It’s no secret that children love animals, particularly those that are found in zoos. And for those on the autism spectrum, this affinity for zoo animals is seemingly compounded due to the comfort and respite they provide. Some zoos have taken notice, even offering special programs specifically geared towards those with autism, making their zoo experiences more enjoyable in the process.
There is plenty of anecdotal evidence that demonstrates the benefits of animals for those with autism and other related conditions, and there are even some studies confirming this fact.
Karin Winegar, author of “Saved: Rescued Animals and the Lives They Transform,” has addressed this phenomenon and was previously quoted in a New York Times article, stating:
“The human-animal bond bypasses the intellect and goes straight to the heart and emotions and nurtures us in ways that nothing else can …We’ve seen this from coast to coast, whether it’s disabled children at a riding center in California or a nursing home in Minnesota, where a woman with Alzheimer’s could not recognize her husband but she could recognize their beloved dog.”Temple Grandin is another example of how one’s connection to animals can impact lives. Diagnosed with severe autism as a child, Grandin found her passion in animals and animal science, eventually going on to transform the slaughterhouse industry, which now affects the way livestock animals are treated this very day.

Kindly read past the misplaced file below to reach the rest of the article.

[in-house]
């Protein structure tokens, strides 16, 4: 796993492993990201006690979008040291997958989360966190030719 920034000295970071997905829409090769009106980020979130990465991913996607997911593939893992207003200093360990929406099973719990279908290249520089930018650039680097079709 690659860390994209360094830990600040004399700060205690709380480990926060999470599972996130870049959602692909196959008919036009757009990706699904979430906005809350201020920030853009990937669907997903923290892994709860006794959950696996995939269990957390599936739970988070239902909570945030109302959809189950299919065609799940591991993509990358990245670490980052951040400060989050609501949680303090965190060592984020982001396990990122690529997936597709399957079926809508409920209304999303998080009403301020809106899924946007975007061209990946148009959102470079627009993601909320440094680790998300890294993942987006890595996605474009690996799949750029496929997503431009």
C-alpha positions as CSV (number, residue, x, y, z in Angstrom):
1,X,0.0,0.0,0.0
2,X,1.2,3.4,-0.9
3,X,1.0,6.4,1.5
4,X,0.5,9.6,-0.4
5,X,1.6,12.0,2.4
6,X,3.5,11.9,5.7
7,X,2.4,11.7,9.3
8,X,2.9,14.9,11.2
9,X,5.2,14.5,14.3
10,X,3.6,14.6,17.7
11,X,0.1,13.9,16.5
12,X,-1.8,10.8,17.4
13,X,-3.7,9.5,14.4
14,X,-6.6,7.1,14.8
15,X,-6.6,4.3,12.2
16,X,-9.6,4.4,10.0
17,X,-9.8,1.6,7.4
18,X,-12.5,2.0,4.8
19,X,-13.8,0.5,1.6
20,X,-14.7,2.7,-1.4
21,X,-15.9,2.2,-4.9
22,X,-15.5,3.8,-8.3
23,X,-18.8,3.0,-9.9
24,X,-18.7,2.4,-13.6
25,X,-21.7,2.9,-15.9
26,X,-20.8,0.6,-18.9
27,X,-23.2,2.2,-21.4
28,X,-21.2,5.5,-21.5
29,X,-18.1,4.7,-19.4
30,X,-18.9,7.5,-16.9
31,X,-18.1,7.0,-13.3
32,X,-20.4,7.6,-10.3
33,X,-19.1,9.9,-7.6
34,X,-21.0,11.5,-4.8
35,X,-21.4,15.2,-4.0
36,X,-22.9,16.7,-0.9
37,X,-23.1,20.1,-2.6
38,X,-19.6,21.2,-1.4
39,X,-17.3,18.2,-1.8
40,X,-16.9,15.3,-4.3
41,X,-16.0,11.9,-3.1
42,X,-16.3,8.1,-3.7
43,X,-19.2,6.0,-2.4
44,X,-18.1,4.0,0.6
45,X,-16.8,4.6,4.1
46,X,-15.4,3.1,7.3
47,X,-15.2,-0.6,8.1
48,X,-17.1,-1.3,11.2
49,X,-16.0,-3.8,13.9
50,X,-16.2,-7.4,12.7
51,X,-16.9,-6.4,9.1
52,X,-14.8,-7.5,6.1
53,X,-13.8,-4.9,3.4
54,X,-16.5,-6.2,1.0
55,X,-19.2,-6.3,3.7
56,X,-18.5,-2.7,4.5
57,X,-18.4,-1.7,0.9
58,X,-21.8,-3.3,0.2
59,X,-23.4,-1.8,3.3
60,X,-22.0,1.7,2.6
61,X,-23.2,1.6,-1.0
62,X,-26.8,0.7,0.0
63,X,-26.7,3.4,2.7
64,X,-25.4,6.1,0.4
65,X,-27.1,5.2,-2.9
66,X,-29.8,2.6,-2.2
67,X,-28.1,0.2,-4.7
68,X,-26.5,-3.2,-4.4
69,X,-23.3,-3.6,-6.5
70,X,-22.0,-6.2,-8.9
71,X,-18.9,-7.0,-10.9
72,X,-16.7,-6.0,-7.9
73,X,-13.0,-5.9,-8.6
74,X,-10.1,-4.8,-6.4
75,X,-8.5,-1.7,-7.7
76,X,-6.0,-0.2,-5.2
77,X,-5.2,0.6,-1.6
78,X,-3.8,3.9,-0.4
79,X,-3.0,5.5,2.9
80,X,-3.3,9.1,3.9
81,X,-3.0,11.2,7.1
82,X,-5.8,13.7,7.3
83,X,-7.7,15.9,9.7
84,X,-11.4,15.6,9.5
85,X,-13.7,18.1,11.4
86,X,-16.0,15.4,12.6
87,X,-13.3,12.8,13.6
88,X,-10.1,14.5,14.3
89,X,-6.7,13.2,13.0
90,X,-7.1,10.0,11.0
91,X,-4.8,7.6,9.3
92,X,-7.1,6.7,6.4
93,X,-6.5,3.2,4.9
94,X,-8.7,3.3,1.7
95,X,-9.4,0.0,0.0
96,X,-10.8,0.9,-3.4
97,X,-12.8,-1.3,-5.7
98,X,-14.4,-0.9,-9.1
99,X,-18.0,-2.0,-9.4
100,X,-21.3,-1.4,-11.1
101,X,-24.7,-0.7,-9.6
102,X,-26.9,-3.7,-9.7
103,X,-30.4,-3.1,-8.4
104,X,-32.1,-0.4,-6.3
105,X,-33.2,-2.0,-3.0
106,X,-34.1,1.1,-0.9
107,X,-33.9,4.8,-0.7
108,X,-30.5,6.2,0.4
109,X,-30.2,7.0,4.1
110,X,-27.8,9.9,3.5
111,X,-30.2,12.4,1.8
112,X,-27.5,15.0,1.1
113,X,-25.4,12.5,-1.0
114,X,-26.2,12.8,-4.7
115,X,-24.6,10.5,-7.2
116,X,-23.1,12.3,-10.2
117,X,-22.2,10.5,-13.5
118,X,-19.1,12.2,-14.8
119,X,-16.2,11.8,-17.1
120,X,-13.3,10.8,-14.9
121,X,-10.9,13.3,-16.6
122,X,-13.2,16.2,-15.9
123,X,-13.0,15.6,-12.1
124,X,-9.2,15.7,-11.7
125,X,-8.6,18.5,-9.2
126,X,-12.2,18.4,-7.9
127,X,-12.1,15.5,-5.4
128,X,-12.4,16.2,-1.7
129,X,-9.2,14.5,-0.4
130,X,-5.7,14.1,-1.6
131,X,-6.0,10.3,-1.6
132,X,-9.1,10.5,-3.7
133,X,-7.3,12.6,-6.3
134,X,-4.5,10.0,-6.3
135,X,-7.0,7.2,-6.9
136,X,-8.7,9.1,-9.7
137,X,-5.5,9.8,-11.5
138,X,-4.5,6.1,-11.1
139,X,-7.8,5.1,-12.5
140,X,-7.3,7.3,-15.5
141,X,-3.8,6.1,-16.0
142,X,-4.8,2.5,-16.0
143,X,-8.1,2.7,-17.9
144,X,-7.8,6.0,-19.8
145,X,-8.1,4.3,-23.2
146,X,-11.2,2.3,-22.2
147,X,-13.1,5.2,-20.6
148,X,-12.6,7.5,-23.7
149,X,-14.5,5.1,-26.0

As one of our other authors previously noted, our worldview of autism is often shaped by our own personal experiences. With this in mind, there are few things in the past six years of our autism journey that stand out more than the frequent trips to our local zoo. It was during those times when our son’s condition and symptoms seemed to miraculously vanish as he became enthralled and captivated by the world around him. As zoo members and annual passholders, our visits became near-weekly occurrences, with each trip providing something new and different for my child each time.
As the years progressed, our son became increasingly interested in animals, eventually able to identify complex animal names and species classifications. His uncanny ability to identify and classify even the most obscure of animals is something that would impress even the most seasoned zoologist.
Zoos can be therapeutic for many children on the autism spectrum and unlock something unique inside a child. If you have yet to experience the joys of a zoo outing, take the time and plan a trip. You just may discover something new about your child and find out that you have the next Jack Hanna on your hands.